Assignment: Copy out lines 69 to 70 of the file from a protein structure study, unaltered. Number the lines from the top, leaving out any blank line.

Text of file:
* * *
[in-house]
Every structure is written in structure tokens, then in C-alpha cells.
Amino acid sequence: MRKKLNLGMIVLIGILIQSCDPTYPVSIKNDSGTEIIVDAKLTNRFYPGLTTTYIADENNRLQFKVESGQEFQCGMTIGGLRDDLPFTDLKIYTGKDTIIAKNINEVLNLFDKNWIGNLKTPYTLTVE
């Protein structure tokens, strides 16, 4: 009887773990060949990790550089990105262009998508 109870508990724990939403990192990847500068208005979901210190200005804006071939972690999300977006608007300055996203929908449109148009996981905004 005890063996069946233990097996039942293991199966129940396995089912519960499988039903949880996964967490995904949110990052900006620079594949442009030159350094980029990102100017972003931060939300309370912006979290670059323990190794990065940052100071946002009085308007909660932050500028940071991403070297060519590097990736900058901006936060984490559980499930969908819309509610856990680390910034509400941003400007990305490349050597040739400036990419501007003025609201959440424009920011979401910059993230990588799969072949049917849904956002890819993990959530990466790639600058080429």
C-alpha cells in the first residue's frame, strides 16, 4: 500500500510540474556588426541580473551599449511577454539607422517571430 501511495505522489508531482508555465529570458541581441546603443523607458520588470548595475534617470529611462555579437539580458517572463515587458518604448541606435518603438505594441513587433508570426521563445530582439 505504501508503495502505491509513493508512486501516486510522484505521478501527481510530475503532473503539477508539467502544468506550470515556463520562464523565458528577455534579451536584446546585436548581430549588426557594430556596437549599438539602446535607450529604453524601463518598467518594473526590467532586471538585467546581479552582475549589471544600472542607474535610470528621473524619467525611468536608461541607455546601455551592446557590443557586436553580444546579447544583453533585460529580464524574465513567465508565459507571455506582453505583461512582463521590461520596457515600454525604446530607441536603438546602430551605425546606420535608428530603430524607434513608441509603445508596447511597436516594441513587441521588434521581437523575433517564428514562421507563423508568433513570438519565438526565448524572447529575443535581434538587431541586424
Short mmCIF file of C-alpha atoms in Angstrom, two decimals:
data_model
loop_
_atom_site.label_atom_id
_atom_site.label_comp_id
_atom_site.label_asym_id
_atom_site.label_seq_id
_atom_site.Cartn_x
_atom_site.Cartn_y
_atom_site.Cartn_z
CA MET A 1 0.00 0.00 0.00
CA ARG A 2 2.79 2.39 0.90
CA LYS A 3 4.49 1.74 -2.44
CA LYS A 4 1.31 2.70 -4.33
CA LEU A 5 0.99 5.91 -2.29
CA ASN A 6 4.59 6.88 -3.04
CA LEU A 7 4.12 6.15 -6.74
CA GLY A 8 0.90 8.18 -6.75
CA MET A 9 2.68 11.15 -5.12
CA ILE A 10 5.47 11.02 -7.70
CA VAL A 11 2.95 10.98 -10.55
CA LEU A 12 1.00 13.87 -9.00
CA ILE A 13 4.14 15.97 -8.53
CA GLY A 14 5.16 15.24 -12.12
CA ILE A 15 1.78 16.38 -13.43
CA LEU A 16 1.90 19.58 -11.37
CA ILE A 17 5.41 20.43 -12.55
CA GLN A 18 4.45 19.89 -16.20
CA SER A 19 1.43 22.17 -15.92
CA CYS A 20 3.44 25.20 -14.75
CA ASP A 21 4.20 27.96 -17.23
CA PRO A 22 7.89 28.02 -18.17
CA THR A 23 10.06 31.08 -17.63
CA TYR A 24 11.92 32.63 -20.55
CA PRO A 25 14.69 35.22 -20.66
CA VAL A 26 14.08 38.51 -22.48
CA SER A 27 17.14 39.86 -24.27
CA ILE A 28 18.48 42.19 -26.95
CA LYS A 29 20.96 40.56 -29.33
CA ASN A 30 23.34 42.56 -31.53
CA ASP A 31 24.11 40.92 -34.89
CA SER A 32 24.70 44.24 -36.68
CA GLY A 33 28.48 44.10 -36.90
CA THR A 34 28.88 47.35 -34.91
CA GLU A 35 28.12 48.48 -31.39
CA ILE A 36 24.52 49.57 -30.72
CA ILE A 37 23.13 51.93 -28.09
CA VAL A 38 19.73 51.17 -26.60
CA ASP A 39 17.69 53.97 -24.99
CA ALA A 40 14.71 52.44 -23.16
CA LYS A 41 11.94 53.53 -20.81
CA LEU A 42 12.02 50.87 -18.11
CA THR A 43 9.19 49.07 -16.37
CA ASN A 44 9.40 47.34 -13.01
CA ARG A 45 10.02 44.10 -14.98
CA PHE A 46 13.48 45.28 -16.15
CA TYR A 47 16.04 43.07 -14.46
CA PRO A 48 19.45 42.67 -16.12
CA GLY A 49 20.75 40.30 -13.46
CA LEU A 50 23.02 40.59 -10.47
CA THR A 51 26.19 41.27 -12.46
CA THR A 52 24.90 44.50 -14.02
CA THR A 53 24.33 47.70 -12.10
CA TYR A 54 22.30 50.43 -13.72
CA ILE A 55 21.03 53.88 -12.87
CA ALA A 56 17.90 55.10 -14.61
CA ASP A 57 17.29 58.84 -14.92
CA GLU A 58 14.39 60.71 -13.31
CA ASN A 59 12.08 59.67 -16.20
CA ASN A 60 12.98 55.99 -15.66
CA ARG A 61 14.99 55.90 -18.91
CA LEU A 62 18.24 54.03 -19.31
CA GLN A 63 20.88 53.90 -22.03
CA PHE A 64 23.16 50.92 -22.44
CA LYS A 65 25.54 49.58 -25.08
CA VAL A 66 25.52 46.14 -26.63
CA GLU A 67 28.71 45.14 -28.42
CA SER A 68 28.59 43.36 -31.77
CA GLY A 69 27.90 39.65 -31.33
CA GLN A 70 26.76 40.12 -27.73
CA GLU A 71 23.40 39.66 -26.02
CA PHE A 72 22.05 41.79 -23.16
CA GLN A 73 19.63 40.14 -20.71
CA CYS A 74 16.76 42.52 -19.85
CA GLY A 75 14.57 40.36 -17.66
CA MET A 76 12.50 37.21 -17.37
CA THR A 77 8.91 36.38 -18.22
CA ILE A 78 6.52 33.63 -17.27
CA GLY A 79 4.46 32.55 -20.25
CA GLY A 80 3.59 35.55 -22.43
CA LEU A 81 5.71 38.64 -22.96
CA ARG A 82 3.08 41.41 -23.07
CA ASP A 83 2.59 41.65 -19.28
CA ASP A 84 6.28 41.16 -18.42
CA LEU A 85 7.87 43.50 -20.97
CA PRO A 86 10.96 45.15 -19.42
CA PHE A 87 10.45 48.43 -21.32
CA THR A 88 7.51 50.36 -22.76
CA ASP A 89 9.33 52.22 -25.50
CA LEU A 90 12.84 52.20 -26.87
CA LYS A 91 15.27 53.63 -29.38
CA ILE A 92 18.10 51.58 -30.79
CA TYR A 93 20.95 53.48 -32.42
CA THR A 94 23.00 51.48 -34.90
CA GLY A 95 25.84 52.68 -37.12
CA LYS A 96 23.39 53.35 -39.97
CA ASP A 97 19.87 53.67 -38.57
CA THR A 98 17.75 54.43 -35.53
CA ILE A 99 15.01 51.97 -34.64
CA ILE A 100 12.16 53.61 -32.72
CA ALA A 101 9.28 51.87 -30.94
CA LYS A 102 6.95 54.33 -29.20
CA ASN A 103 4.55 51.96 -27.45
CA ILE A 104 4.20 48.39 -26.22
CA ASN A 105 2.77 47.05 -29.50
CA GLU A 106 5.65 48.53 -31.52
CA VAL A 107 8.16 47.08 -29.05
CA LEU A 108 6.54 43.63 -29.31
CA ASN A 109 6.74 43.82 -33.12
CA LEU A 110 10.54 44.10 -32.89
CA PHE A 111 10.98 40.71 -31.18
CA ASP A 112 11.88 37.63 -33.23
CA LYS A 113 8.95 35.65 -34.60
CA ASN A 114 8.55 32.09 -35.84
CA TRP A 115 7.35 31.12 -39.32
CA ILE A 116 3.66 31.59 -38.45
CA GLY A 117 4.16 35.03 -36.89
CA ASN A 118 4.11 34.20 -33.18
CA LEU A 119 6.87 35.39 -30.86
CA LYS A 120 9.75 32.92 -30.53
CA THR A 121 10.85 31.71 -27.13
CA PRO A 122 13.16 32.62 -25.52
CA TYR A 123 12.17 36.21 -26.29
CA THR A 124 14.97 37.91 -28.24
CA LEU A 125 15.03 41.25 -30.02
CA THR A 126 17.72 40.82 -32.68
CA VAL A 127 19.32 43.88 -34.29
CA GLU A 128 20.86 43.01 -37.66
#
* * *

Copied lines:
CA TYR A 54 22.30 50.43 -13.72
CA ILE A 55 21.03 53.88 -12.87